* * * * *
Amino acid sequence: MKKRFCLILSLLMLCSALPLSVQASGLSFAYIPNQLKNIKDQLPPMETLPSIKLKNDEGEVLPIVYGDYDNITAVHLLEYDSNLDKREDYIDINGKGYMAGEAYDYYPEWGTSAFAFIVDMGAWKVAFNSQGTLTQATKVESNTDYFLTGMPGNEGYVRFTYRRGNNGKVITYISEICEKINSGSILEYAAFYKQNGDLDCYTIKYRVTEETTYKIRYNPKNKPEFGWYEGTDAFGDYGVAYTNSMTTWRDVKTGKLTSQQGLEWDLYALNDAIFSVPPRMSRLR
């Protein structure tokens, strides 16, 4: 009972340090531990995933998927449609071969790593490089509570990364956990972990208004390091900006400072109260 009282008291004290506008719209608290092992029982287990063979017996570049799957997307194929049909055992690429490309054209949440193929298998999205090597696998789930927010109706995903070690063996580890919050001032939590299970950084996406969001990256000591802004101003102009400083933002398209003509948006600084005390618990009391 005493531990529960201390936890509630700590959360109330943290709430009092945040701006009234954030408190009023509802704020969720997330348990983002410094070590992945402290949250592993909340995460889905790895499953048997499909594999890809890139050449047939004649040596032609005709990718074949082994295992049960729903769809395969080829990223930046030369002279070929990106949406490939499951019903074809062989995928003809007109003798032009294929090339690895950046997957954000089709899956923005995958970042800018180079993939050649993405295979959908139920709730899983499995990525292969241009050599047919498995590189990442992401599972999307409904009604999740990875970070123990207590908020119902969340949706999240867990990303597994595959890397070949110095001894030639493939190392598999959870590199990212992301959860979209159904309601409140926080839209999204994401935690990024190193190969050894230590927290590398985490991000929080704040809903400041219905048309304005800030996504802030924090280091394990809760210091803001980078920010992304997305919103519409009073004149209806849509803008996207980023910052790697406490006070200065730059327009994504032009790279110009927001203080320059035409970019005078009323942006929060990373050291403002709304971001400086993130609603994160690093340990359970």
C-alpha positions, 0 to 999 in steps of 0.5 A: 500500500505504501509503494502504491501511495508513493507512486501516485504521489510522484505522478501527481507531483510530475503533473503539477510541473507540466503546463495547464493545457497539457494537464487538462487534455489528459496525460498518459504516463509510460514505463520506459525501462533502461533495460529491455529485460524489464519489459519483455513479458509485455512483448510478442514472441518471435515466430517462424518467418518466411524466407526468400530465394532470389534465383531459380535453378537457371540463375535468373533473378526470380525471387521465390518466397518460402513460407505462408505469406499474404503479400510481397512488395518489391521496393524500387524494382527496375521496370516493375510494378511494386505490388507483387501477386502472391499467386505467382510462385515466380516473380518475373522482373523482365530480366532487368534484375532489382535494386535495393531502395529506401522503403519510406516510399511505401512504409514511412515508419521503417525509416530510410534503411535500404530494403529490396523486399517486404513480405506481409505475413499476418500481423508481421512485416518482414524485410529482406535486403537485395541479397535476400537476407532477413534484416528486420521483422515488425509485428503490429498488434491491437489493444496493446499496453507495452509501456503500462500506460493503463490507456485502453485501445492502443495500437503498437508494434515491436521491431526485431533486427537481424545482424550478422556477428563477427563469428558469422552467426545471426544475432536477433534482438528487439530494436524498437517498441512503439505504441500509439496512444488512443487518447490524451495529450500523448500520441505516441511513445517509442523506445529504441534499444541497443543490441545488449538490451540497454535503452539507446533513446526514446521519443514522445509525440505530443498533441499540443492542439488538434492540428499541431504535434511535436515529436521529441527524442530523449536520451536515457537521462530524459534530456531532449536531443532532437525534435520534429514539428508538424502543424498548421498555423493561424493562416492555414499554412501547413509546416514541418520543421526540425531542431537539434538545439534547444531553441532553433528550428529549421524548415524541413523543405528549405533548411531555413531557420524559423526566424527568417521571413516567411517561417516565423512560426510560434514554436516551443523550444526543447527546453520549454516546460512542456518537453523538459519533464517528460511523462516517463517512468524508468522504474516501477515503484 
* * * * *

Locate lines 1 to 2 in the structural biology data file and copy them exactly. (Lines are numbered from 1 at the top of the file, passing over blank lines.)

Amino acid sequence: MKKRFCLILSLLMLCSALPLSVQASGLSFAYIPNQLKNIKDQLPPMETLPSIKLKNDEGEVLPIVYGDYDNITAVHLLEYDSNLDKREDYIDINGKGYMAGEAYDYYPEWGTSAFAFIVDMGAWKVAFNSQGTLTQATKVESNTDYFLTGMPGNEGYVRFTYRRGNNGKVITYISEICEKINSGSILEYAAFYKQNGDLDCYTIKYRVTEETTYKIRYNPKNKPEFGWYEGTDAFGDYGVAYTNSMTTWRDVKTGKLTSQQGLEWDLYALNDAIFSVPPRMSRLR
């Protein structure tokens, strides 16, 4: 009972340090531990995933998927449609071969790593490089509570990364956990972990208004390091900006400072109260 009282008291004290506008719209608290092992029982287990063979017996570049799957997307194929049909055992690429490309054209949440193929298998999205090597696998789930927010109706995903070690063996580890919050001032939590299970950084996406969001990256000591802004101003102009400083933002398209003509948006600084005390618990009391 005493531990529960201390936890509630700590959360109330943290709430009092945040701006009234954030408190009023509802704020969720997330348990983002410094070590992945402290949250592993909340995460889905790895499953048997499909594999890809890139050449047939004649040596032609005709990718074949082994295992049960729903769809395969080829990223930046030369002279070929990106949406490939499951019903074809062989995928003809007109003798032009294929090339690895950046997957954000089709899956923005995958970042800018180079993939050649993405295979959908139920709730899983499995990525292969241009050599047919498995590189990442992401599972999307409904009604999740990875970070123990207590908020119902969340949706999240867990990303597994595959890397070949110095001894030639493939190392598999959870590199990212992301959860979209159904309601409140926080839209999204994401935690990024190193190969050894230590927290590398985490991000929080704040809903400041219905048309304005800030996504802030924090280091394990809760210091803001980078920010992304997305919103519409009073004149209806849509803008996207980023910052790697406490006070200065730059327009994504032009790279110009927001203080320059035409970019005078009323942006929060990373050291403002709304971001400086993130609603994160690093340990359970």